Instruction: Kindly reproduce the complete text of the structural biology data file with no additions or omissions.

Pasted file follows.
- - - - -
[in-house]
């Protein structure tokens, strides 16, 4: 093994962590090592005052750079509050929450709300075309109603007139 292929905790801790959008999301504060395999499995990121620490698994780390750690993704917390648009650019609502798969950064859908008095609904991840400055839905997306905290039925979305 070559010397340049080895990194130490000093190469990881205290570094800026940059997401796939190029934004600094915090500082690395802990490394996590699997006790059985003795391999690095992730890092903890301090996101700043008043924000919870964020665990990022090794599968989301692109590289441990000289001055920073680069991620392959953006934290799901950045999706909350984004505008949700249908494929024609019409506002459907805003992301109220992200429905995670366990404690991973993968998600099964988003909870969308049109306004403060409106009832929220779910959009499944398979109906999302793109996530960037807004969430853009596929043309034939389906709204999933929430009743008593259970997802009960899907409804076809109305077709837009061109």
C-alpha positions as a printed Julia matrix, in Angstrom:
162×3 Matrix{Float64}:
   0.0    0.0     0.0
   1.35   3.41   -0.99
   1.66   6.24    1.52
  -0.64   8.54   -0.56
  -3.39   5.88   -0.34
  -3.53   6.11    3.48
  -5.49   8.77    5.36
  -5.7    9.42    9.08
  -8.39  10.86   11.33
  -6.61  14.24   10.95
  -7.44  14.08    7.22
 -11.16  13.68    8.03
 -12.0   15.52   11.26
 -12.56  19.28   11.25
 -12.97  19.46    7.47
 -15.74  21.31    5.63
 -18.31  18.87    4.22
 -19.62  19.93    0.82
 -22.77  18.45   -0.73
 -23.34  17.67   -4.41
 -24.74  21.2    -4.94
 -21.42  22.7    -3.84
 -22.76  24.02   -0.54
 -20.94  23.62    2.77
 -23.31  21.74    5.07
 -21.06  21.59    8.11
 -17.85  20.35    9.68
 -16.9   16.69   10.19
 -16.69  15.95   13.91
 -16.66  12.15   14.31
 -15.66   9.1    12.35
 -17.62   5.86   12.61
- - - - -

[in-house]
């Protein structure tokens, strides 16, 4: 093994962590090592005052750079509050929450709300075309109603007139 292929905790801790959008999301504060395999499995990121620490698994780390750690993704917390648009650019609502798969950064859908008095609904991840400055839905997306905290039925979305 070559010397340049080895990194130490000093190469990881205290570094800026940059997401796939190029934004600094915090500082690395802990490394996590699997006790059985003795391999690095992730890092903890301090996101700043008043924000919870964020665990990022090794599968989301692109590289441990000289001055920073680069991620392959953006934290799901950045999706909350984004505008949700249908494929024609019409506002459907805003992301109220992200429905995670366990404690991973993968998600099964988003909870969308049109306004403060409106009832929220779910959009499944398979109906999302793109996530960037807004969430853009596929043309034939389906709204999933929430009743008593259970997802009960899907409804076809109305077709837009061109």
C-alpha positions as a printed Julia matrix, in Angstrom:
162×3 Matrix{Float64}:
   0.0    0.0     0.0
   1.35   3.41   -0.99
   1.66   6.24    1.52
  -0.64   8.54   -0.56
  -3.39   5.88   -0.34
  -3.53   6.11    3.48
  -5.49   8.77    5.36
  -5.7    9.42    9.08
  -8.39  10.86   11.33
  -6.61  14.24   10.95
  -7.44  14.08    7.22
 -11.16  13.68    8.03
 -12.0   15.52   11.26
 -12.56  19.28   11.25
 -12.97  19.46    7.47
 -15.74  21.31    5.63
 -18.31  18.87    4.22
 -19.62  19.93    0.82
 -22.77  18.45   -0.73
 -23.34  17.67   -4.41
 -24.74  21.2    -4.94
 -21.42  22.7    -3.84
 -22.76  24.02   -0.54
 -20.94  23.62    2.77
 -23.31  21.74    5.07
 -21.06  21.59    8.11
 -17.85  20.35    9.68
 -16.9   16.69   10.19
 -16.69  15.95   13.91
 -16.66  12.15   14.31
 -15.66   9.1    12.35
 -17.62   5.86   12.61